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Local band Good Night, States expands its sound with a new EP and techie tinkering

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Tension impossible: Good Night, States - COURTESY OF CARINA ROMANO
  • Courtesy of Carina Romano
  • Tension impossible: Good Night, States

Folks who picked up Good Night, States' self-titled debut in 2008, or who have seen them live since then, might be put off at first by what they hear on the indie ensemble's forthcoming EP, In the Impossible Tension. "We don't expect that the sound of this EP is going to necessarily strike people in the way the first album did," cops singer and guitarist Steve Gretz, the band's main songwriter. "One band member referred to this record as 'Good Night, States with the rock 'n' roll taken out.'" 

A good-natured jab, it would seem, at the idea of a six-song package written and recorded entirely by the band's East Coast contingent, Gretz and guitarist Joe Tanner, while they were living together in New Jersey. (Tanner has since relocated to Philadelphia; the other three band members live in Pittsburgh.) The duo developed and recorded the songs with a minimal setup, a sort of offshoot to what the band was doing as an ensemble.

In contrast with Good Night, States' lush full-band sound, In the Impossible Tension consists of guitar, a few "toy keyboards," a Casio drum machine and vocals supplied by Gretz and Tanner. "We just used what we had access to, mostly my collection of consumer electronics," Gretz explains. Some of the songs were culled from the band's 2008 project of releasing an "Internet single" twice a month.

While the band's debut effort called to mind Wilco's orchestrations, the new EP recalls the minimalistic synth works of Casiotone for the Painfully Alone (but only on a sonic basis: Gretz's velvety vocals and contemplative lyrics are far from the deep monotone and fictive imaginings of Casiotone's Owen Ashworth). The instrumentation was initially a matter of necessity, Gretz explains, but it became a part of the songs.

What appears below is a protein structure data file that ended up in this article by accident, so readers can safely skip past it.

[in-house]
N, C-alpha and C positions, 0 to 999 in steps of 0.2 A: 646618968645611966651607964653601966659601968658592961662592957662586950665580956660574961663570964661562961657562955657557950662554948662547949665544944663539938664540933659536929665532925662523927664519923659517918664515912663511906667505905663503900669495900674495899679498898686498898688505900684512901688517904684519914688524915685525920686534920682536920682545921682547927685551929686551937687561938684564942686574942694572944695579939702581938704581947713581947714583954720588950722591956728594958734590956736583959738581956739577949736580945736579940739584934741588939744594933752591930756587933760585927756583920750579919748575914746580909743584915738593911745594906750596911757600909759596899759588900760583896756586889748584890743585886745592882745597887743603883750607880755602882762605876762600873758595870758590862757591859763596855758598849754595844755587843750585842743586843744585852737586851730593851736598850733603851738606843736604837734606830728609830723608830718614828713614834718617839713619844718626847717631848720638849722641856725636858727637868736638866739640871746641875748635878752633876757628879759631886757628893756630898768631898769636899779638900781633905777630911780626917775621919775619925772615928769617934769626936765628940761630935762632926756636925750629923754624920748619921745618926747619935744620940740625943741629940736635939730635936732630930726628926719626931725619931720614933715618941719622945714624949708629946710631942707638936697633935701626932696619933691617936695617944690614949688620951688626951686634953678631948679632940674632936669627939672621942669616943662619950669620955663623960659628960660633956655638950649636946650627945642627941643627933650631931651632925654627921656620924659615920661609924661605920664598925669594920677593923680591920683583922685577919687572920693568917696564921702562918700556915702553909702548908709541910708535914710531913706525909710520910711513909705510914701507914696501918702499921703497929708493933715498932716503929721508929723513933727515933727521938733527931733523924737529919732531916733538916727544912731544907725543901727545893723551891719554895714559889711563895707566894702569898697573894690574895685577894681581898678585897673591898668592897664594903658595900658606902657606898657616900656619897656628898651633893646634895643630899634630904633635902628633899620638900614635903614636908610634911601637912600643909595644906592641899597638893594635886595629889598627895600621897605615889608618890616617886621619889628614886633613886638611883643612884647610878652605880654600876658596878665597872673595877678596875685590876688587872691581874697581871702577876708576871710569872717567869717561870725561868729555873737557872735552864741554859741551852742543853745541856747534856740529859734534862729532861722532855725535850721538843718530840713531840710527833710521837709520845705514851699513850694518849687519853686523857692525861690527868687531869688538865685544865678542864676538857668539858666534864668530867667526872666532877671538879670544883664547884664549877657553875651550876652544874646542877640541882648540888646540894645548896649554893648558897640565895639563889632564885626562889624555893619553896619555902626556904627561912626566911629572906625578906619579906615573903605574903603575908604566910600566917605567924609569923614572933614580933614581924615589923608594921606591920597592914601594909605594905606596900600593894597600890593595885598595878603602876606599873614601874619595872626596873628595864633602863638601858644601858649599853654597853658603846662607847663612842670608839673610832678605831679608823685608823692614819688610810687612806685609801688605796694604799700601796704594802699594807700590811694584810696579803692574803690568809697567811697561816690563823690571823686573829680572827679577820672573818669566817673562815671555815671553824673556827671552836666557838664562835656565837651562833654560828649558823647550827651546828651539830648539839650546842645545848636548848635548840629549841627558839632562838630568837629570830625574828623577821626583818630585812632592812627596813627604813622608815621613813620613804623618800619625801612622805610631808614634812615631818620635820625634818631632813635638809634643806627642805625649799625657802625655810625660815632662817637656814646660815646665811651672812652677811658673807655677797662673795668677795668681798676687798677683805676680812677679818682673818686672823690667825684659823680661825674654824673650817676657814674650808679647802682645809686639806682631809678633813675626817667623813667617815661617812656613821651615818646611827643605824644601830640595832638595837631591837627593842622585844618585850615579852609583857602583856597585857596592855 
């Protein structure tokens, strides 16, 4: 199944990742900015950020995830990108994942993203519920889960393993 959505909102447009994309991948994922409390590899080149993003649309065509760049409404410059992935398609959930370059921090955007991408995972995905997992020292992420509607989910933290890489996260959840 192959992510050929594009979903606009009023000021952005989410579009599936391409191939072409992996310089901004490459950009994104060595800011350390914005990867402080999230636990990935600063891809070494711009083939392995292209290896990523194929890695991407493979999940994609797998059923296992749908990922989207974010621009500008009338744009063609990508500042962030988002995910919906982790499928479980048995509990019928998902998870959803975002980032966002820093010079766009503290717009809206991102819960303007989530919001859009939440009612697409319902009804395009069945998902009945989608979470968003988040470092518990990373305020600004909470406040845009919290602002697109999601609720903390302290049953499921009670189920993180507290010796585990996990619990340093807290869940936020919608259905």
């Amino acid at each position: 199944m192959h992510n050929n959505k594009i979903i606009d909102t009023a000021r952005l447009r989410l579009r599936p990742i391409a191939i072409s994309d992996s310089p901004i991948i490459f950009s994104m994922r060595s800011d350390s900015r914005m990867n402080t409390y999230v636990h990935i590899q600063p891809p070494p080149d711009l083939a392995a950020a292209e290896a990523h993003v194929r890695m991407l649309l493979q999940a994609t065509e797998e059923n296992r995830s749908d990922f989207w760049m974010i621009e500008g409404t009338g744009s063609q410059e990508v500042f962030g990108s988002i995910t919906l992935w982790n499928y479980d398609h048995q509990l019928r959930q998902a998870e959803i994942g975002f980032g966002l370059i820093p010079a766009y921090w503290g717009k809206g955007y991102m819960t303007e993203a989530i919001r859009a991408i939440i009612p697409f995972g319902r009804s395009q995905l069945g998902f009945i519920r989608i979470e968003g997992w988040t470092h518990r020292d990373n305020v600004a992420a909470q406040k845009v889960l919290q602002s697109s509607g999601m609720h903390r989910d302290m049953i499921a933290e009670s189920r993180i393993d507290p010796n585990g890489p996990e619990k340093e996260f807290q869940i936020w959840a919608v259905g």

"The synth rig was in Pittsburgh with [synth player and vocalist Megan Lindsey], and some of that stuff is mine, but it wasn't practical to access what the band usually uses. But once we started with those sounds, it was just something that worked for us," Gretz says.

In a live setting, the five-piece band (rounded out by bassist Trevor Baker and drummer Dan Harding) works meticulously to recreate the EP's songs using more traditional instrumentation. The drum machines and analog delay that color In the Impossible Tension are replaced in part by effects pedals and equipment crafted by the band members themselves. That's one of a number of innovative projects Good Night, States has taken on to make the band more than just a matter of writing, recording, and playing live.

Pedal building is "definitely a nice counterpoint to what we're doing as a band, which can be kind of cerebral, and intangible," Gretz explains. "It's nice to sit down and put on a movie and solder stuff and have something in your hand at the end of the day." Plus, he notes, creating do-it-yourself effects can help achieve a unique sound that might be tougher to craft using stock parts.

Besides building sound devices, the members of Good Night, States have pursued innovation in other areas. For example, they recently took part in local artist Teresa Foley's Locally Toned project, in which Pittsburghers contribute unique ringtones. Then there's the app: Earlier this summer, Gretz developed a sound bank for an iPhone/iPod Touch synth application, which allows fans to plug into the band's soundboard at a show and play along with the songs.

With all the extras, does songwriting ever take a back seat?

"I wouldn't say that ringtone projects or iPod apps are causes for concern," Gretz says. "The ringtones weren't a lot of work at all, and the iPod project was mostly my personal project, though Megan put a lot of time into getting the word out about it."

While Good Night, States may be taking the DIY concept to the next level technologically, the members are essentially up against the same concerns as any band that's going it alone, Gretz argues. "You're trying to perform functions that would otherwise be done by another entity: a label, a booking agent, a publicity agent."

Songwriting, though, is still the main focus. "It's really important to cultivate that equality, and remember that we're a band," Gretz says. "Our product isn't iPod apps or ringtones -- it's music."

 

Good Night, States EP release, with Lowry and Meeting of Important People. 8 p.m. Fri., Sept. 11. Thunderbird Café, 4023 Butler St., Lawrenceville. $7. 412-682-0177 or www.thunderbirdcafe.net

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